**Exercise 1.1**

*A questionnaire consists of 5 questions with 4 answer options names for each question.*

*In how many ways can this questionnaire be filled out?*

I’m not sure if the orders matter or not.

Also if the orders matter, then it must be 5 · 4 = 20?

Which is the same as P(n,r)  =  n! / (n-r)! = 5! / (5-2)! = 5! / 3! =5 · 4 = 20

But if the order dosen't matter then it must be 10 (combinations)?

If the orders matter does it mean that we count the following as two different ways; to pick an answer and then the question vs. to pick that question and then that answer? e.g. We pick question 2 and then answer a, is not the same as if we pick answer a first and then question 2?

Then in this case the order must not matter, since it wouldn’t really make sense practically that it does? So the answer is 10 right or not?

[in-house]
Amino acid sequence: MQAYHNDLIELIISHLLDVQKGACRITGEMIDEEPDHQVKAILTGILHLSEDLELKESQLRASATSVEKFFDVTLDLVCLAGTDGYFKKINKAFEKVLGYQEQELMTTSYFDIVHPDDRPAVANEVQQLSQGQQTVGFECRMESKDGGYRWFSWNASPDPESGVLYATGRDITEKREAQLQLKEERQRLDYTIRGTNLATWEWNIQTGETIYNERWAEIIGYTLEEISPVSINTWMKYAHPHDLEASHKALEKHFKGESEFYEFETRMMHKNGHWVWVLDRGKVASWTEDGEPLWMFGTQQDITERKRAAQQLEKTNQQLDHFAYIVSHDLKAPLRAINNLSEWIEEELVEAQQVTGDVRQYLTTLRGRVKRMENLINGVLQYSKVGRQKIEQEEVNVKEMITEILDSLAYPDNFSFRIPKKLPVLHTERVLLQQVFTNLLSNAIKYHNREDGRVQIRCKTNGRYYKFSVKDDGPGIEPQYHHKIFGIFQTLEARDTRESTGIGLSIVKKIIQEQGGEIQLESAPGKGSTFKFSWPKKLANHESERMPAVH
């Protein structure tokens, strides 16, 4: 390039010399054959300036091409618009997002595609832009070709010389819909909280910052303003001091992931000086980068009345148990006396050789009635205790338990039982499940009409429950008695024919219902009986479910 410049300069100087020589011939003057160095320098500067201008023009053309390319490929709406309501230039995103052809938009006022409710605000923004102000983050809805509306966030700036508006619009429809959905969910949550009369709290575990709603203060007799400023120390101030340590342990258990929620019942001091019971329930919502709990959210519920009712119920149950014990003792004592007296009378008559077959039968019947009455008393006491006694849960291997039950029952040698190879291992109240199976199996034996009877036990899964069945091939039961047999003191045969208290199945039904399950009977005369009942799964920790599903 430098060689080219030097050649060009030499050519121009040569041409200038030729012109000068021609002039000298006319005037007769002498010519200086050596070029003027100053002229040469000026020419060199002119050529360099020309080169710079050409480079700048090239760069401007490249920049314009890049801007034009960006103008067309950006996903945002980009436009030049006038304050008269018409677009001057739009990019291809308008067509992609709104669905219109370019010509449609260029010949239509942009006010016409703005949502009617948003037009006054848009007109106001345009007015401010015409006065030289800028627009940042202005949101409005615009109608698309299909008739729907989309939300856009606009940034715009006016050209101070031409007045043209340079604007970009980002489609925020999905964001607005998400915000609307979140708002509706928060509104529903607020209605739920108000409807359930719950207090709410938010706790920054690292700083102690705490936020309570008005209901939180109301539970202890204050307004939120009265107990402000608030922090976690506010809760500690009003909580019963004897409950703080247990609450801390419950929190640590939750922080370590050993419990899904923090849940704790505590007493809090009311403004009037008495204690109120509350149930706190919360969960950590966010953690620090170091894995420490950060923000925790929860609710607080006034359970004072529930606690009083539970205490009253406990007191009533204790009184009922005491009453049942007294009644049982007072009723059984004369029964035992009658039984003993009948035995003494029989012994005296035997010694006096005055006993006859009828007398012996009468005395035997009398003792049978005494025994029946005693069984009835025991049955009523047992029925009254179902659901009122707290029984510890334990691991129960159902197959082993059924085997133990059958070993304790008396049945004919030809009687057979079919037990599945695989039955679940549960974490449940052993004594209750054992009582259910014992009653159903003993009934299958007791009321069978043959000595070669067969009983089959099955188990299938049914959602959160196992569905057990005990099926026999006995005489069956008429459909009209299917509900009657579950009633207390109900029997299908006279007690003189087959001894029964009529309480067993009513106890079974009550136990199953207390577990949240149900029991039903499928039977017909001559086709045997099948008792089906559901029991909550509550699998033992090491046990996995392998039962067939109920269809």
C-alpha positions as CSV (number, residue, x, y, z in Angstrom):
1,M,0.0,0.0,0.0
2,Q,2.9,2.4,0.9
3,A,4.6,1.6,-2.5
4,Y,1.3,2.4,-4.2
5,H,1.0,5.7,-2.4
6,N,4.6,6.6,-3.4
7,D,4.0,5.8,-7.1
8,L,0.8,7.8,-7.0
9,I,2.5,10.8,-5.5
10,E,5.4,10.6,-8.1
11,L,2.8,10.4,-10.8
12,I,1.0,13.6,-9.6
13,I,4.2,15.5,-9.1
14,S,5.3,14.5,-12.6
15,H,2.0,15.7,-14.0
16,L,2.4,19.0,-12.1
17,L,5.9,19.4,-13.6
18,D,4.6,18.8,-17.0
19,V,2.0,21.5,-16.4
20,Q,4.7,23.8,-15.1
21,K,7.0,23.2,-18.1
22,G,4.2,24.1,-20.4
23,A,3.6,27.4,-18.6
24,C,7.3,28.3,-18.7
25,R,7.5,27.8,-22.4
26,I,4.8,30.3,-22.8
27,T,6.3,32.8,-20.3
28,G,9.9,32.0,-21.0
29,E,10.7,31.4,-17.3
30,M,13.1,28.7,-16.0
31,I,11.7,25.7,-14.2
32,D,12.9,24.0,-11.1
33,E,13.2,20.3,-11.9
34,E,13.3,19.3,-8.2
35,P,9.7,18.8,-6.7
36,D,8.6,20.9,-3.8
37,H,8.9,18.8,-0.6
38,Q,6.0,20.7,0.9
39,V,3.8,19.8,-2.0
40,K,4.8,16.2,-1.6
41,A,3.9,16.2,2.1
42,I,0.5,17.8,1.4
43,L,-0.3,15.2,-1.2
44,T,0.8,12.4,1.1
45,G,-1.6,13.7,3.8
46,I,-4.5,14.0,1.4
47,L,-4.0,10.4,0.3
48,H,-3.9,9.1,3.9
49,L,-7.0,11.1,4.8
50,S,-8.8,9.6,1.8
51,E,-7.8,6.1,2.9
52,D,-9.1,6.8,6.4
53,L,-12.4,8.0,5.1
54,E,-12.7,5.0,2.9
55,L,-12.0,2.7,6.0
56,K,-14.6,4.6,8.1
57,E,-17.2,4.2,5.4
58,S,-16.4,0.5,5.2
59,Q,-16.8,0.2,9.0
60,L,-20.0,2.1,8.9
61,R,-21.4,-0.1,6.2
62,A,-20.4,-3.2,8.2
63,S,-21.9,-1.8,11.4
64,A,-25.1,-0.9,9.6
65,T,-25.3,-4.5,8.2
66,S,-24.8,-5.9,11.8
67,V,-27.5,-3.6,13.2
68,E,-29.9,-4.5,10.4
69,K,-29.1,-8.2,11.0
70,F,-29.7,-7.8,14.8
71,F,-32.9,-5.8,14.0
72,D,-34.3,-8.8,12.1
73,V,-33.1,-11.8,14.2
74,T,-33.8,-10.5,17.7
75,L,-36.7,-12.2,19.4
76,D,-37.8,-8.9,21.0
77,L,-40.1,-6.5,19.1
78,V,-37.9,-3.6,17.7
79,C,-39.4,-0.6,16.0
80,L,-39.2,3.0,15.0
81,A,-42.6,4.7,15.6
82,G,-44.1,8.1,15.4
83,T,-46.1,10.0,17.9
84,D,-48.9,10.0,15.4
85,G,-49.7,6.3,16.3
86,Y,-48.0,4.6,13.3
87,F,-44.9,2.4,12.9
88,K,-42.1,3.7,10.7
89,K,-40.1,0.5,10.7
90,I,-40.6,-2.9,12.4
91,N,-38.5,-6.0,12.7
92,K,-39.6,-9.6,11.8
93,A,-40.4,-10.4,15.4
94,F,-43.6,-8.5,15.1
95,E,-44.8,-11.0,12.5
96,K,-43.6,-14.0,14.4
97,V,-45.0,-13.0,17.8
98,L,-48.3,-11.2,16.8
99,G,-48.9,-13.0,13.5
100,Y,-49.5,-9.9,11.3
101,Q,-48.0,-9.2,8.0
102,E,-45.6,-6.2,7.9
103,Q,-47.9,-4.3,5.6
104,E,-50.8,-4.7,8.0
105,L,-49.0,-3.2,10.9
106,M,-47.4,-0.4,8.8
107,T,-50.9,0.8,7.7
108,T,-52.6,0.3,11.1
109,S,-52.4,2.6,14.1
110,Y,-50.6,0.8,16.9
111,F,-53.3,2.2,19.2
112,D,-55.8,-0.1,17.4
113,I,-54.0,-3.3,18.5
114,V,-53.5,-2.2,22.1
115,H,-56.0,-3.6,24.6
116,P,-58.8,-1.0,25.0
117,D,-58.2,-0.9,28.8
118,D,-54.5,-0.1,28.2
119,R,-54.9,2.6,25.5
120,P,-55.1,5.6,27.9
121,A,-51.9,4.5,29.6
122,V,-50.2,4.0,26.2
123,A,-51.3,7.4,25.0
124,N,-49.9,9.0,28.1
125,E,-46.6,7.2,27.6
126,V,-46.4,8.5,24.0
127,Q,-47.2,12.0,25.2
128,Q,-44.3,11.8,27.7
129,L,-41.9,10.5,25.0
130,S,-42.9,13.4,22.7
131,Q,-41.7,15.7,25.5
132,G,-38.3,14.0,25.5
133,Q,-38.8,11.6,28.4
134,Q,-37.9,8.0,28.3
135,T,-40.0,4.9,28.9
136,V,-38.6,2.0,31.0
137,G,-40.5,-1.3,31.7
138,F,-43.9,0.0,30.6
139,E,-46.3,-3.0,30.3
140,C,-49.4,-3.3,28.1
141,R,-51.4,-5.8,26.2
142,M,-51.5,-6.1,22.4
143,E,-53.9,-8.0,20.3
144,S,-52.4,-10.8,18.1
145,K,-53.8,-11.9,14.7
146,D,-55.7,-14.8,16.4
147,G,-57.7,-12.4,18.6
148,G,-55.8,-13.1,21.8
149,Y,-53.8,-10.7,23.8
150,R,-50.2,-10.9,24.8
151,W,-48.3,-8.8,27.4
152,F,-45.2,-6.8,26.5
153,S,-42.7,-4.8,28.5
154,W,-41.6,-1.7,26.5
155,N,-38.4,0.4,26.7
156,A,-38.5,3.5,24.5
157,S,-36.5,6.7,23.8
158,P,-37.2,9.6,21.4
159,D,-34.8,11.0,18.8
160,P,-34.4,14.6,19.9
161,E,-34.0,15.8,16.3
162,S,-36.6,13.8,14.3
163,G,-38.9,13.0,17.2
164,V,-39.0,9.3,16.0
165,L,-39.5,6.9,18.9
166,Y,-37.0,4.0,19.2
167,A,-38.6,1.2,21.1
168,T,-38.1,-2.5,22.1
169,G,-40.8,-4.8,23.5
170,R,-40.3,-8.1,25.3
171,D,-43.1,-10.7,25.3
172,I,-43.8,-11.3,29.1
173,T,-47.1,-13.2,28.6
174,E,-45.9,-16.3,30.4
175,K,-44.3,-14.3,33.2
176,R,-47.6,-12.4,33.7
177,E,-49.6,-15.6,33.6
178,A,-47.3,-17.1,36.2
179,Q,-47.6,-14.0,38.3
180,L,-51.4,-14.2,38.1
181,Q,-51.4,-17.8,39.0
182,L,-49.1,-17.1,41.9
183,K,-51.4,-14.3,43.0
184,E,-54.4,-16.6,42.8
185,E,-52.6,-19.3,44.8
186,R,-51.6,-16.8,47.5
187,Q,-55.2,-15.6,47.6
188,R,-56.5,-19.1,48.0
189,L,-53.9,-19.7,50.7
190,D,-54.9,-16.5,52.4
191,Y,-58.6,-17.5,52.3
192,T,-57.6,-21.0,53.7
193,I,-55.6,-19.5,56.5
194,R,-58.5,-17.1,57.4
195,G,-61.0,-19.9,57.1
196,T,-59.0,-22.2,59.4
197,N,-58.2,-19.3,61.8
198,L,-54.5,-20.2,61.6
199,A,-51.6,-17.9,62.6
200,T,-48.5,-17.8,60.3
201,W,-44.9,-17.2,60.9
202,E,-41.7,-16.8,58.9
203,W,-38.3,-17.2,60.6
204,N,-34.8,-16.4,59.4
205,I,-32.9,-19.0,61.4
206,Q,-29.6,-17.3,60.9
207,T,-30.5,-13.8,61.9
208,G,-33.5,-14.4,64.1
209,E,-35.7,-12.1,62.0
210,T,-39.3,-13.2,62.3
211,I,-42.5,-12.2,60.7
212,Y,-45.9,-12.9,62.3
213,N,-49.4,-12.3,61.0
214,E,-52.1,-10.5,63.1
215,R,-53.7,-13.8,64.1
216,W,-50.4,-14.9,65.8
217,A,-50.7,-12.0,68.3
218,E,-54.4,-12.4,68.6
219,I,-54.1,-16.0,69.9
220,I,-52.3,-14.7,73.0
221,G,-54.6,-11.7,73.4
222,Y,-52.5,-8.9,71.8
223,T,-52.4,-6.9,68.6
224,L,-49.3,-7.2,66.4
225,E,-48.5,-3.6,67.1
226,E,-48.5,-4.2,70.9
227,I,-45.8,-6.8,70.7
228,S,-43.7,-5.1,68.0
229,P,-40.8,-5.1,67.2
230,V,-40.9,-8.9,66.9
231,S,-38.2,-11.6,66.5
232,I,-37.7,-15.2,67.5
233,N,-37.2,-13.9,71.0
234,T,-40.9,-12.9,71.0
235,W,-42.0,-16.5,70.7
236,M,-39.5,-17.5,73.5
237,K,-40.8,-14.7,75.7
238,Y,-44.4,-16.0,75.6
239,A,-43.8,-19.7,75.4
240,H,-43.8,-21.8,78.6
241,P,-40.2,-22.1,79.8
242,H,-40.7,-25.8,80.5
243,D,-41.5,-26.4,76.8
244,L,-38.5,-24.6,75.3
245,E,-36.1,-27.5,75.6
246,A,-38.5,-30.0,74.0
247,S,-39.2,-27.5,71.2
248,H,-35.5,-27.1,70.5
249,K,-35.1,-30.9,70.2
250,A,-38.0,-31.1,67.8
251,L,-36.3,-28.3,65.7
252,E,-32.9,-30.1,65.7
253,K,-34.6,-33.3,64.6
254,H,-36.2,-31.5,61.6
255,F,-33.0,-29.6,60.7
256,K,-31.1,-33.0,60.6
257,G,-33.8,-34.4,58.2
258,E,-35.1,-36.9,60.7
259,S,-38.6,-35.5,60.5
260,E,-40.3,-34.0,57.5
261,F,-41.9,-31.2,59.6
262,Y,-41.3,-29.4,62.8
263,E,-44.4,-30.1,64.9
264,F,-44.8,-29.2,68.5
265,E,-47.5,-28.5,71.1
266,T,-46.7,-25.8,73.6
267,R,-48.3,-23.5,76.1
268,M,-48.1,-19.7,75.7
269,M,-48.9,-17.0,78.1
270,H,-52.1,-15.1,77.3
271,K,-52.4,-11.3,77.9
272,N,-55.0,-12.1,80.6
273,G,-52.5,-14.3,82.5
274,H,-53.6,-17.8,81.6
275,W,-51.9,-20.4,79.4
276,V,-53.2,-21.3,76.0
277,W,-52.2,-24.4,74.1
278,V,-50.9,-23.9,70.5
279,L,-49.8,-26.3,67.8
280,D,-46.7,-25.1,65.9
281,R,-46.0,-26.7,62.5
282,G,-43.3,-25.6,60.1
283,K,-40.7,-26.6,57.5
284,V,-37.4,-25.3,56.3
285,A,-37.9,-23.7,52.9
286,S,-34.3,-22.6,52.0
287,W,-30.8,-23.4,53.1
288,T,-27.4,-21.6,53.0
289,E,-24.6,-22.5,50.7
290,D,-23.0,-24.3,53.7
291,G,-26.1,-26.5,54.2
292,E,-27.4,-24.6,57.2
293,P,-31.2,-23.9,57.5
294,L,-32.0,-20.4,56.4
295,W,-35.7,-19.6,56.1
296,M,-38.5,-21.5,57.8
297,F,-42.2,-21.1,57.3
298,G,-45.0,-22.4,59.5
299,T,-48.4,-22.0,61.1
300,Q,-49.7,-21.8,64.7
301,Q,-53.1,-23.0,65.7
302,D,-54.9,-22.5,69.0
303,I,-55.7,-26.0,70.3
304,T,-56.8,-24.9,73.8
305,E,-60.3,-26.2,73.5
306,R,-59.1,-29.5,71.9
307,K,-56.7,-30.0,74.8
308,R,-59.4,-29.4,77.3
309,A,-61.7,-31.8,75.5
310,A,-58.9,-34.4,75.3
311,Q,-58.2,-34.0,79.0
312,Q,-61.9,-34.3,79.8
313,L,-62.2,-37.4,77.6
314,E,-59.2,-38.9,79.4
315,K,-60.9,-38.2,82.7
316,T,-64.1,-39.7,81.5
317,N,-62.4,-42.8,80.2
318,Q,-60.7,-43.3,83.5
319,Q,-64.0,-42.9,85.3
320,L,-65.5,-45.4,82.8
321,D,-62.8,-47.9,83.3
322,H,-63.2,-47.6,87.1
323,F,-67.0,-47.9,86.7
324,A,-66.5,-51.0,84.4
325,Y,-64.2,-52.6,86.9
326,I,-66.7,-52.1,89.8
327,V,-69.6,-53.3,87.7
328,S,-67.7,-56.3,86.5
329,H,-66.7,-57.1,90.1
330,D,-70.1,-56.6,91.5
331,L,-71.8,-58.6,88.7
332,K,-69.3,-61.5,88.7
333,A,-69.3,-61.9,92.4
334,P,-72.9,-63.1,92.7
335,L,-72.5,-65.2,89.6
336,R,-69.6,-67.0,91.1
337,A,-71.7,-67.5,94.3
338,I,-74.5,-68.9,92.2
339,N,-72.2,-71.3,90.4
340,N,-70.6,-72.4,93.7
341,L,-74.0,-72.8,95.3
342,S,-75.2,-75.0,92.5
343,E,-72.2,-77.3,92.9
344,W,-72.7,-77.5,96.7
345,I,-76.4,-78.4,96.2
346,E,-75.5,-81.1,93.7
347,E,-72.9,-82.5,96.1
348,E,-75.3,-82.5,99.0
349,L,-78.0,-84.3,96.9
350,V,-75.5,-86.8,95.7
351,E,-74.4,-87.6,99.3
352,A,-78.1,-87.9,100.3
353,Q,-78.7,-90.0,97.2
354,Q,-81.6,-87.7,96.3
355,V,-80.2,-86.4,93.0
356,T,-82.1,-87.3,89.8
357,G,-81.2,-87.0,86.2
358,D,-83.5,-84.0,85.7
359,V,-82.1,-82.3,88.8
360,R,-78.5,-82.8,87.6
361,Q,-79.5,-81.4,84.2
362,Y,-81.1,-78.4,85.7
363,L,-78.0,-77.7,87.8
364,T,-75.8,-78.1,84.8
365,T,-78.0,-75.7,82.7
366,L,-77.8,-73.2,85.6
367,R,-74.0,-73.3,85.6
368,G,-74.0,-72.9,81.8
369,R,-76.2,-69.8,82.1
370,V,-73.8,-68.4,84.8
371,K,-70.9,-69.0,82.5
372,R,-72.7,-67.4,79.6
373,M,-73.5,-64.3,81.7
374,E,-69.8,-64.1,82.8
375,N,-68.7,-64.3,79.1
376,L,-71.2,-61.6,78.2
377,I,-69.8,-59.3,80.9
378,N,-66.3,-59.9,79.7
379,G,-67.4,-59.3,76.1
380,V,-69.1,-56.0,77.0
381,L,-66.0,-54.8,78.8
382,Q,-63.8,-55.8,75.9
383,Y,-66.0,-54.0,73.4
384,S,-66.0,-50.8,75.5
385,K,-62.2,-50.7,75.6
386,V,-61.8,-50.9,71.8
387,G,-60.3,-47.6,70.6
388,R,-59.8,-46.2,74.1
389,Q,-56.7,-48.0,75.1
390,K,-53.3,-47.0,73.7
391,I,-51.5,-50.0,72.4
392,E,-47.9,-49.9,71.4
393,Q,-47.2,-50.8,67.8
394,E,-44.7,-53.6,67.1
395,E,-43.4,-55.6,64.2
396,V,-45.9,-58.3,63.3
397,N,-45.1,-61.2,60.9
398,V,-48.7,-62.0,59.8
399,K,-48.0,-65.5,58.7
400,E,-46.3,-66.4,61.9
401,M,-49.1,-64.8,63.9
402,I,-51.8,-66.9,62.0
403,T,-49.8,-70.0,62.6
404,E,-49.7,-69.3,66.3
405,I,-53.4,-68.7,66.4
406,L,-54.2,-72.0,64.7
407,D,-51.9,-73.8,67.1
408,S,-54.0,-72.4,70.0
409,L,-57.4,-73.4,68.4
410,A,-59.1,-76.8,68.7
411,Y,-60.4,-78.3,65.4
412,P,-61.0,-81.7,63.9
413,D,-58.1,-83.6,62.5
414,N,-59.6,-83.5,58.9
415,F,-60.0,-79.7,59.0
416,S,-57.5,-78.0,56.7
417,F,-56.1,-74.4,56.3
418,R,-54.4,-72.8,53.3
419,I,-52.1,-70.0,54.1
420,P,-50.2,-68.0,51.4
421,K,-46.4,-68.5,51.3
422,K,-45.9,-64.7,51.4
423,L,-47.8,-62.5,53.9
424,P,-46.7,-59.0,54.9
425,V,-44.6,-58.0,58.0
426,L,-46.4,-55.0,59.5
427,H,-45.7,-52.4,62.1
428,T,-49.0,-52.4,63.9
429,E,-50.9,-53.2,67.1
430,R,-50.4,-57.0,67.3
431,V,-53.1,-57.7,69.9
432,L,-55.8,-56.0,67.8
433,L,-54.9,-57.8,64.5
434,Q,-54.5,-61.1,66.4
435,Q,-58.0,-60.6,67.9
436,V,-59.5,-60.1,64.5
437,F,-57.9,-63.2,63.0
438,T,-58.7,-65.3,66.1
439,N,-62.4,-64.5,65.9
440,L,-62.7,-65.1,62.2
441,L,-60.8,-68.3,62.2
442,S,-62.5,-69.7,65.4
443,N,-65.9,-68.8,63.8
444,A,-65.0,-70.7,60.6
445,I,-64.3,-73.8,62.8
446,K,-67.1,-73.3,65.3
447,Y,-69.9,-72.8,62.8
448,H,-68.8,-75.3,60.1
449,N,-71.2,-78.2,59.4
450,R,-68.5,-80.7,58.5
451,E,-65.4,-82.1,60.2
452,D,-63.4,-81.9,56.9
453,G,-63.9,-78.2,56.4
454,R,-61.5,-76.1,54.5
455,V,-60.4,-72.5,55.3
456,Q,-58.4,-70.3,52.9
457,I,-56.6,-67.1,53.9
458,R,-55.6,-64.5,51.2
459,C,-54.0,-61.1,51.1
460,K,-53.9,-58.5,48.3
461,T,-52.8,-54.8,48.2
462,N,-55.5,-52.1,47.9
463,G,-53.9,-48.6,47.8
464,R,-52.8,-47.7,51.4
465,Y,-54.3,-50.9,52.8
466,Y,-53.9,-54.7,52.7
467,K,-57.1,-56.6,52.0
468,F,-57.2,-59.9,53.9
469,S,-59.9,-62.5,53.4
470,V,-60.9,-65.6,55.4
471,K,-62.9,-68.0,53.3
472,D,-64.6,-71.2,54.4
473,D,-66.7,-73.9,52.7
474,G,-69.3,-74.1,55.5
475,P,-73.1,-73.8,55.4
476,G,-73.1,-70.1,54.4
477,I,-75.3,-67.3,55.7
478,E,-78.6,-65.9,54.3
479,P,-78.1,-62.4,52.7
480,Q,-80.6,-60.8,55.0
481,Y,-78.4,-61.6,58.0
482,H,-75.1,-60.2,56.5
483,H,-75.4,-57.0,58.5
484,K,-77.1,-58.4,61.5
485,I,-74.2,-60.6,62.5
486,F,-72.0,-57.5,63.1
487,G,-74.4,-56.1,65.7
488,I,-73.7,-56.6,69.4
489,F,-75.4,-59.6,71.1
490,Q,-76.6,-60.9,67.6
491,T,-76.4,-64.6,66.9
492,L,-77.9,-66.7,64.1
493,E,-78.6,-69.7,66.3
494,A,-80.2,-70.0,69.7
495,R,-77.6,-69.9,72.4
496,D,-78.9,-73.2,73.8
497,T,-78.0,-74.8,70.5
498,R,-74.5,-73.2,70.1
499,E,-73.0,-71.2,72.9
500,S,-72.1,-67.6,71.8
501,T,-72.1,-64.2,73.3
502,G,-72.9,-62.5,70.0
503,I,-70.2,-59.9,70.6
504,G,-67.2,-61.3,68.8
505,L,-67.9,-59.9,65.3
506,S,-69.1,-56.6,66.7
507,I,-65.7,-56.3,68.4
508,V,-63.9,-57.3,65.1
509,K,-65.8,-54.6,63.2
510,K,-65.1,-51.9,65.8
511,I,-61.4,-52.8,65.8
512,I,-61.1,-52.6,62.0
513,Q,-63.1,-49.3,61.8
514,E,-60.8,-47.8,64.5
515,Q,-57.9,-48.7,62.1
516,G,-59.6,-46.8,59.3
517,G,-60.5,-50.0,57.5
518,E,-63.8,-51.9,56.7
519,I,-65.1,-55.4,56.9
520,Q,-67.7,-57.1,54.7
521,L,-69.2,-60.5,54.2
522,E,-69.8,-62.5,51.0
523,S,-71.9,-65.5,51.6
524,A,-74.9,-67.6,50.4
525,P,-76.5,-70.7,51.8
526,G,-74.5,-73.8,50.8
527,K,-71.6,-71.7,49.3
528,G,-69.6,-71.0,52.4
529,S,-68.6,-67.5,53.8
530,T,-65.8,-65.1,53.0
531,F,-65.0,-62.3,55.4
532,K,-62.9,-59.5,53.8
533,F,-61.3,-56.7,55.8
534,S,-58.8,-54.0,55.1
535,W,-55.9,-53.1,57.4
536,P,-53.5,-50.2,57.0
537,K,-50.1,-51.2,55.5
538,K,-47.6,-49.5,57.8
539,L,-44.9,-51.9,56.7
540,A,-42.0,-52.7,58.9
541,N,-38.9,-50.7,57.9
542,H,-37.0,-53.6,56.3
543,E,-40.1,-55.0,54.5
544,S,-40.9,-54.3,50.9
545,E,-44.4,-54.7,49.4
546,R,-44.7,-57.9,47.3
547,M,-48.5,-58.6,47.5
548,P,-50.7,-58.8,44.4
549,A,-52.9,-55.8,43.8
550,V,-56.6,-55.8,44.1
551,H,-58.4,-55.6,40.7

Let's say you have 5 boxes (representing the questions)

How many different things can you put in the first box? (Representing the answers)

4.

Next box... 4.

And so on.

4×4×4×4×4=4^5=1024 possible ways.

I usually use this reasoning for every combinatorics problem, since I don't get confused with permutation - combination ideas and such.

Here, the order matters, since putting an A in the first box is not the same as putting an A in the second box.

I can see from your reasoning that you took a strange idea, like picking the answer and then the questions, this is wrong since you only pick one answer, you don't really pick the question, the question only marks the possibilities of the answers.

Sorry if something is unclear, I am not an expert at combinatorics
Think about it with smaller numbers first, so you can enumerate all possibilities to get intuition

>A questionnaire consists of 3 questions with 2 answer options names for each question.*

Let's call these answer options A/B, C/D and E/F. For example, you could answer A,D,E.

>In how many ways can this questionnaire be filled out?

List all of the ways, don't calculate them. That will help you gain intuition **why** it is possible to calculate the number of ways in a certain manner